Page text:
Atlantic City will be almost entirely uninhabitable by the end of the century due to rising sea levels and is one of the top American cities at risk of being underwater in 60 years, according to Delaware-based firm 24/7 Wall Street.

On Tuesday, the company released a national list of 35 U.S. cities with the greatest percentage of homes at risk of chronic flooding by 2060 and 2100, based on data compiled by the science advocacy nonprofit Union of Concerned Scientists.

Atlantic City is third on the list, behind only Hoboken, Hudson County, and Miami Beach, Florida.

“Most of the cities are directly on the coast and sit below sea level,” said Doug McIntyre, 24/7 Wall Street CEO.

According to the UCS, 13,687 Atlantic City residents will be living in homes “at risk” of flooding in 2060. It will jump to 21,373 people in 2100, the group found. The nonprofit defines homes “at risk of flooding” as those that will see 26 flood events or more per year.

The nonprofit’s analysis found about 50% of Atlantic City’s habitable land will be underwater in 40 years, and nearly 93% will be underwater by the end of the century.

The rankings are drawn from UCS calculations last year on how many homes will be affected by rising sea levels in U.S. coastal towns, and what percentage of land in each city will be underwater. It assumed a three-foot increase in sea-level rise by 2060 and a 6.5-foot increase by 2100.

The data do not, in some cases, take into account the effects of recent flood-mitigation projects, such as seawalls and locally controlled levees.

Atlantic City, like other coastal communities, has taken steps to combat flooding, including the completion of a $40 million seawall and Boardwalk project last year and the Baltic Avenue Canal pumping station.

Other Jersey Shore towns, like Margate, Ventnor, Ocean City and Brigantine, also appeared in the top 35 municipalities to be hit hardest by flooding.

Almost 90% of Ocean City’s population is projected to be living in homes “at risk” of flooding in 2100, with 98% of habitable land inundated, the UCS found. It ranked in the top 15 on 24/7 Wall Street’s list.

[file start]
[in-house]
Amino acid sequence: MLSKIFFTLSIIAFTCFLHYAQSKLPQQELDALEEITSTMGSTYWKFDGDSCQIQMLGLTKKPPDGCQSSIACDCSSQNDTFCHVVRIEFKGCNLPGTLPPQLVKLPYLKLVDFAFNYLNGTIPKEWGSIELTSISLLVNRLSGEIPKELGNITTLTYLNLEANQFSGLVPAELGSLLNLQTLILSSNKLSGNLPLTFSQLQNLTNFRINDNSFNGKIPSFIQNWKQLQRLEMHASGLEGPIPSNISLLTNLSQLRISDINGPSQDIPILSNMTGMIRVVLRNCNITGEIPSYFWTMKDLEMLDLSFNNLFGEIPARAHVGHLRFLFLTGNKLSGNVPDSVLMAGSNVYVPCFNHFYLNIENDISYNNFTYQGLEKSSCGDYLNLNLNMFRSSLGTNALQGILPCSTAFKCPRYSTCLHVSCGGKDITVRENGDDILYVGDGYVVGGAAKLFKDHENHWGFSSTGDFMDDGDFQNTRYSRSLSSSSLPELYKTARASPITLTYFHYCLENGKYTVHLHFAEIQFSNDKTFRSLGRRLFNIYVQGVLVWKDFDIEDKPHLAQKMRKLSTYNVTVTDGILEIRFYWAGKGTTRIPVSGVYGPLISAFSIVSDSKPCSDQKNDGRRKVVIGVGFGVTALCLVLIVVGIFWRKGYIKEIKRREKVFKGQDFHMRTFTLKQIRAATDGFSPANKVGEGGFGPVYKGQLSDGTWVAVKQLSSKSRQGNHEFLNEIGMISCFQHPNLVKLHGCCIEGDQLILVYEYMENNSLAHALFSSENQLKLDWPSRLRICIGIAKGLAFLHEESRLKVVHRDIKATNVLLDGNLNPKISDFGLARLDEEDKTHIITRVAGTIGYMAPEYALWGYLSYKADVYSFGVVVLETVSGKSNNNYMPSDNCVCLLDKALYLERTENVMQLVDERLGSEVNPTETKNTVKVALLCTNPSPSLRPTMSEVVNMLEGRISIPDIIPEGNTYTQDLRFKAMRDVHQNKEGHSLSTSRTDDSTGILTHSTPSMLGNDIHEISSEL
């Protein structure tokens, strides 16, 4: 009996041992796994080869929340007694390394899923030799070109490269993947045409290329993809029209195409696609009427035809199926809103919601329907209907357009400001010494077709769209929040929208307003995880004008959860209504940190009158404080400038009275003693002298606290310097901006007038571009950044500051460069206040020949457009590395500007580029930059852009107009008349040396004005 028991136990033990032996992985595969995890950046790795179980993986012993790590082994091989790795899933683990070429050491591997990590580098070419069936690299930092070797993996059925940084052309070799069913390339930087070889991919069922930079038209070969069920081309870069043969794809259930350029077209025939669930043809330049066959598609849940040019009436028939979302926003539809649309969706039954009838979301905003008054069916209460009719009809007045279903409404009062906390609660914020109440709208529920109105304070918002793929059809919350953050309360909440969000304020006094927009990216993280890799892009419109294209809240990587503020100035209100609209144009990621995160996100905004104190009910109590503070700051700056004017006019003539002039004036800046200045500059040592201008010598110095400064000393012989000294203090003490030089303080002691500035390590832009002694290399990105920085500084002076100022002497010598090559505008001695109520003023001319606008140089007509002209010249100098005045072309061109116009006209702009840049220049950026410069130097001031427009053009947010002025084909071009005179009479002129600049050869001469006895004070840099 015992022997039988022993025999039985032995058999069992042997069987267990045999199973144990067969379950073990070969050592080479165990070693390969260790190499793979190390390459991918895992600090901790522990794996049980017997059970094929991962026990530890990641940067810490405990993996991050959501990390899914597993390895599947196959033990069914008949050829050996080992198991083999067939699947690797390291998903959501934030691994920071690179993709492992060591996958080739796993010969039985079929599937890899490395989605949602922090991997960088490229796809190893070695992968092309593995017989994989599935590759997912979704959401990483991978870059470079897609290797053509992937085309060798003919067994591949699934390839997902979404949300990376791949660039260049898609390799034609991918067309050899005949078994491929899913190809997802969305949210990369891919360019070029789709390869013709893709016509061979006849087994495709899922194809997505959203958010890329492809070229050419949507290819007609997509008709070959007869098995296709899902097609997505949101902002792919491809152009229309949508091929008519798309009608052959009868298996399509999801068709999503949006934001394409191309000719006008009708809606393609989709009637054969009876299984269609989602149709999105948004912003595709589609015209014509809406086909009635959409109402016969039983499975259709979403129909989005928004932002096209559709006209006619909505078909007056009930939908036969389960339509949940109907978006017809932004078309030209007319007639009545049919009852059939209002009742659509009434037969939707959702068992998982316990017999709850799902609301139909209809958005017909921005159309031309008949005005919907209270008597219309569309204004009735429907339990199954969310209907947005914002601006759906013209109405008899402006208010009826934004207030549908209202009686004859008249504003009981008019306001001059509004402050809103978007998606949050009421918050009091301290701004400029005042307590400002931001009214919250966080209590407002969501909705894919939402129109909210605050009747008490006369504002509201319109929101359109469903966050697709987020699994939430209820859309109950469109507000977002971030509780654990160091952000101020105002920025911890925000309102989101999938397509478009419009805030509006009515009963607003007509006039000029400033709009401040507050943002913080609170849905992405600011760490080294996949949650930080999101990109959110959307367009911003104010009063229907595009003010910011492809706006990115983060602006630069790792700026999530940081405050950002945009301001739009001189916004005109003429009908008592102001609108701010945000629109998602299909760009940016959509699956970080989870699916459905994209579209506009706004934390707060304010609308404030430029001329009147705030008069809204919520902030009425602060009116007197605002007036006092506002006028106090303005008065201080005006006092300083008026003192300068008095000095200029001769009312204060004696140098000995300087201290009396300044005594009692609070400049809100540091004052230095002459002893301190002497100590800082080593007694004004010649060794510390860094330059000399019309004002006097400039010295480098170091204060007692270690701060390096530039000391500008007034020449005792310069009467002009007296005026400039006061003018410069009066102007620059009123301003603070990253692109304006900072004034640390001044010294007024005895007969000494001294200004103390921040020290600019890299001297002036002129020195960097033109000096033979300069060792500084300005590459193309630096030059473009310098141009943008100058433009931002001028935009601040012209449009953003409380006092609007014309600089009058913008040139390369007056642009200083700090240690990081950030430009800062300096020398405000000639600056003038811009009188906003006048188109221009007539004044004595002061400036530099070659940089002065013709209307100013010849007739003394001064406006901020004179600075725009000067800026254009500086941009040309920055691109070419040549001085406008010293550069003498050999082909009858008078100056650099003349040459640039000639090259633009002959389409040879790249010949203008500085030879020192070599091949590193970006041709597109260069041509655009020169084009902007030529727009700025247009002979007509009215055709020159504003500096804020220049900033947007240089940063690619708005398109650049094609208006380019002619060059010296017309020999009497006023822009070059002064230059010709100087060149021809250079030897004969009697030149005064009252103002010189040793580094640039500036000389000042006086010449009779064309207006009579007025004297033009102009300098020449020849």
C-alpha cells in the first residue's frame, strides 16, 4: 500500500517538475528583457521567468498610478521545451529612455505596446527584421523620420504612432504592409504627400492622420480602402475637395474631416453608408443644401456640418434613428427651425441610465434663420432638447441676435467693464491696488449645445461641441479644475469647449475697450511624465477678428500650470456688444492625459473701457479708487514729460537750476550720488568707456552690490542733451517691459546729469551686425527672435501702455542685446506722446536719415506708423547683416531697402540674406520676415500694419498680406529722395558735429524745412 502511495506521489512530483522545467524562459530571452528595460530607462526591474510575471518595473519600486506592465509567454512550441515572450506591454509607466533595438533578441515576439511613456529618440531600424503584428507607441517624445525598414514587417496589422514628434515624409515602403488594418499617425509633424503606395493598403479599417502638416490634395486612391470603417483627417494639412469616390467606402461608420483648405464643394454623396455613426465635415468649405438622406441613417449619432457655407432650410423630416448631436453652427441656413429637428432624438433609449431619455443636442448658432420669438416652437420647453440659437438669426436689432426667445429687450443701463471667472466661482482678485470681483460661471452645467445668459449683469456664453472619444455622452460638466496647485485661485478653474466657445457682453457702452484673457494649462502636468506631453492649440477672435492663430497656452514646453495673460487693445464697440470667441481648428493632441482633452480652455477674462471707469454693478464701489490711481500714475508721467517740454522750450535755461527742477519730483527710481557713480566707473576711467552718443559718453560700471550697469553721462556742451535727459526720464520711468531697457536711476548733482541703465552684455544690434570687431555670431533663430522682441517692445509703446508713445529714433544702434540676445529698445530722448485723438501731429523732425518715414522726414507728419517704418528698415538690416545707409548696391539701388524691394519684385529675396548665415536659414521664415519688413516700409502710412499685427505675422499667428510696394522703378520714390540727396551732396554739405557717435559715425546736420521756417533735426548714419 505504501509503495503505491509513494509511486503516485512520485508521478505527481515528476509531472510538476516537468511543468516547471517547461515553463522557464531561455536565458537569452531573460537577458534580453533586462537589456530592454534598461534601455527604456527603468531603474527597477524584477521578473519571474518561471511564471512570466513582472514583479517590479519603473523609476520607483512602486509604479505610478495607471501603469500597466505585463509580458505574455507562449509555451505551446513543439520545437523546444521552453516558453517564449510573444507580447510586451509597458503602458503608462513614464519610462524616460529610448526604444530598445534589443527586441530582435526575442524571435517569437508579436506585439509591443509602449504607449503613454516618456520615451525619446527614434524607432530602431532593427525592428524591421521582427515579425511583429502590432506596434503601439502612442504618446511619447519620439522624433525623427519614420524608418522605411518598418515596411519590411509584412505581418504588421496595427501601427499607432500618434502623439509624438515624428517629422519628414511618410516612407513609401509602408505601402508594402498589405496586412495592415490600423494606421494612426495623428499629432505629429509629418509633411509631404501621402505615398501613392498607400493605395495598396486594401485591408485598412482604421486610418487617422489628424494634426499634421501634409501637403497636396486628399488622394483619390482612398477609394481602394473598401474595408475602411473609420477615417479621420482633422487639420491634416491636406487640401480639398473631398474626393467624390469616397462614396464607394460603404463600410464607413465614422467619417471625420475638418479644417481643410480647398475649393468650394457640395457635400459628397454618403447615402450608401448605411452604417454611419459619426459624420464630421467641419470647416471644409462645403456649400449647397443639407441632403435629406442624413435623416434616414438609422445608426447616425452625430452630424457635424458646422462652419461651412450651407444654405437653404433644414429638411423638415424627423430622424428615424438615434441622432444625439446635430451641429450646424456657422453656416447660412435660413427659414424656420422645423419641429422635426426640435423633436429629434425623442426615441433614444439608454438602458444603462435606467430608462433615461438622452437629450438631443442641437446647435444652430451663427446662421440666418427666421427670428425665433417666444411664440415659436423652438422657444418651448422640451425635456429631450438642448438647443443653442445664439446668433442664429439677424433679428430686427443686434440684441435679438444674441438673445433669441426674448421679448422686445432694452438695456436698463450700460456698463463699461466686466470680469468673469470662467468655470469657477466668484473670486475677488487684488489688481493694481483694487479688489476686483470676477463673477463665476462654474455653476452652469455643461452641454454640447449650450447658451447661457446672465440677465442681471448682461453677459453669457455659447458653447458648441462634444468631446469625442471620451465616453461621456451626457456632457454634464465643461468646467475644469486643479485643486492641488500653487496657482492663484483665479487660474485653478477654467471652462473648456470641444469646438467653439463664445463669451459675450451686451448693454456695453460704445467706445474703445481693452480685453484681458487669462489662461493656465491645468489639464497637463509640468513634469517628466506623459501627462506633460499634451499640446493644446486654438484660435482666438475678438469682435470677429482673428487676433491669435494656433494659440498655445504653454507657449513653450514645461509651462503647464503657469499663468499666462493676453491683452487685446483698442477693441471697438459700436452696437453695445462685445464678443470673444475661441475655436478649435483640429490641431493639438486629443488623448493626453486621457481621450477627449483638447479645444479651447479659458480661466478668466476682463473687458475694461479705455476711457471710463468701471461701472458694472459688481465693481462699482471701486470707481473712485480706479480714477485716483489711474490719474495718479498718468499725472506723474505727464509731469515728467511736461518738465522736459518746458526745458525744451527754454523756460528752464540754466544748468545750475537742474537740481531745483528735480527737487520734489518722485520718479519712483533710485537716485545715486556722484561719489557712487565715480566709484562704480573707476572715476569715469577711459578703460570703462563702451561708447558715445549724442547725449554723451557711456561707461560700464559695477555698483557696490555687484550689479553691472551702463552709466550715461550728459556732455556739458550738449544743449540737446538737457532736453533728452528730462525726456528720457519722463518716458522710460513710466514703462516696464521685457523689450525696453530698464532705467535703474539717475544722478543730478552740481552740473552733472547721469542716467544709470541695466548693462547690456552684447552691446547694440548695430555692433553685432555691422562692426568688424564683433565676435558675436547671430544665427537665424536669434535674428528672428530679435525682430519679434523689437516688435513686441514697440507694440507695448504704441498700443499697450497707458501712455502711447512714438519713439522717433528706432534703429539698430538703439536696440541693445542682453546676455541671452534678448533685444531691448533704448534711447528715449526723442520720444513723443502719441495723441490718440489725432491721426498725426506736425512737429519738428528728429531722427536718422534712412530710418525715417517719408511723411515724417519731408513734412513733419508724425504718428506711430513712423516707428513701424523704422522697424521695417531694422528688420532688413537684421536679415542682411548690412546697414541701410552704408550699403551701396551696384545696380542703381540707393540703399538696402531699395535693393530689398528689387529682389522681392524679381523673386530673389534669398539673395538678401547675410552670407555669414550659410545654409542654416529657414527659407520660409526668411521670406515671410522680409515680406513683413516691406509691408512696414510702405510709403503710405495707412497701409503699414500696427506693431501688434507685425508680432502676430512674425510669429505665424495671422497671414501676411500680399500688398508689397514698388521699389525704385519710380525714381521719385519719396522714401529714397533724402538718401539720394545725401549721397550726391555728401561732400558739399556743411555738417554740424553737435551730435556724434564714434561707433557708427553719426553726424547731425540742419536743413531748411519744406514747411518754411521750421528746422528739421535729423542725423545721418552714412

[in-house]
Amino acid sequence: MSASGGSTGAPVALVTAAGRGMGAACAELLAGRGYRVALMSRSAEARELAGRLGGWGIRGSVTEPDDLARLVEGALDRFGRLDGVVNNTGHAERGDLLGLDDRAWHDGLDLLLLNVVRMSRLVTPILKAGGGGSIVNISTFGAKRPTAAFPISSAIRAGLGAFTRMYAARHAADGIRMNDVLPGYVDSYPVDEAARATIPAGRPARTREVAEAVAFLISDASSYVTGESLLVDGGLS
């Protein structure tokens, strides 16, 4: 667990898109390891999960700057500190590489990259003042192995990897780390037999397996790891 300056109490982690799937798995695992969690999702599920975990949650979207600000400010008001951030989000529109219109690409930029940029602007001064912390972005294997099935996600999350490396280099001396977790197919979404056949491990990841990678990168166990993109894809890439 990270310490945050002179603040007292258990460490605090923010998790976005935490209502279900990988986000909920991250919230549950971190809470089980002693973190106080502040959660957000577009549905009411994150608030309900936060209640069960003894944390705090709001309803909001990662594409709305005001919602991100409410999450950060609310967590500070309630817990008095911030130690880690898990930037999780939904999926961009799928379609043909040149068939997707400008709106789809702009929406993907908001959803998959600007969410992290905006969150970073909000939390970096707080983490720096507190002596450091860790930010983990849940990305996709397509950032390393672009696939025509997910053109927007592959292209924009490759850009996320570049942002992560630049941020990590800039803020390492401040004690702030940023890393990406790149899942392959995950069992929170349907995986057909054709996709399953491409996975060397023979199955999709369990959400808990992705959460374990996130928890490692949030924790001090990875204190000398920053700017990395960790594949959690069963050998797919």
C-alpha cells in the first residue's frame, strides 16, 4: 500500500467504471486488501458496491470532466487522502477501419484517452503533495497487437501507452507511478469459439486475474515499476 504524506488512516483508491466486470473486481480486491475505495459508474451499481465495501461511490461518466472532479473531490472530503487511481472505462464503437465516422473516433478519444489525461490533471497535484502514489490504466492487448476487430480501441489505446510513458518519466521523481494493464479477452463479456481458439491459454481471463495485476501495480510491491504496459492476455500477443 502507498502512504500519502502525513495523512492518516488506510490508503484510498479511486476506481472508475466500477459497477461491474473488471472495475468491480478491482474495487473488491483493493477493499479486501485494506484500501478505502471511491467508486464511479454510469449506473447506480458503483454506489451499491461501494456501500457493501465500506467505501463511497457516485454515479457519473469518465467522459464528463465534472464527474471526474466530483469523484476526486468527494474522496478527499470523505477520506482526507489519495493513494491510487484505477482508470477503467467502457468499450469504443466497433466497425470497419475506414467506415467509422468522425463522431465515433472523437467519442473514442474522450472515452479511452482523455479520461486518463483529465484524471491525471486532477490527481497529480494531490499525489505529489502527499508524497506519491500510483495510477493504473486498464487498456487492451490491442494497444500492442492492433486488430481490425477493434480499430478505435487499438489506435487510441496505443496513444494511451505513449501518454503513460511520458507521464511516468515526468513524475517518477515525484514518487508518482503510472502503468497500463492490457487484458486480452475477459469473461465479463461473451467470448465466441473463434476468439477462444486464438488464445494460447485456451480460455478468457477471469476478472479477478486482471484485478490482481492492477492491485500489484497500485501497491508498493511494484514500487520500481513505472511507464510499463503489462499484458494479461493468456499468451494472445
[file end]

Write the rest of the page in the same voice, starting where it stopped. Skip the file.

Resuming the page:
Kristina Dahl, UCS senior climate scientist, said the research shows it’s not just homeowners who will be affected by sea-level rise at the Jersey Shore. The region’s entire economy could be upended by chronic inundation, she said.

In the Garden State, the number of commercial properties expected to experience chronic flooding in 2100 is more than 11,000, assessed at a total of more than $11 billion, according to the UCS. A vast majority are hotels, restaurants, gas stations and other parts of the seasonal economy.

Many live inland but work within the shore’s tourism industry, and frequently flooded roads and buildings could unexpectedly shut down those businesses periodically.

“(The Jersey Shore) is so tourism-based ... it could become less viable,” Dahl said. “You have a lot of people living there, but also working there. Their home might not be affected, but their job could be.”

Some New Jersey communities facing chronic flooding in the coming decades are home to people with fewer resources to deal with the problem, she said.

West Cape May, for instance, has a high elderly population rate. Others, such as Atlantic City, have large chunks of the population living below the national poverty line.

“We know low-income communities, communities of color and older communities have a harder time bouncing back from flood events,” Dahl said.

Contact: 609-272-7258 azoppo@pressofac.com Twitter @AvalonZoppo

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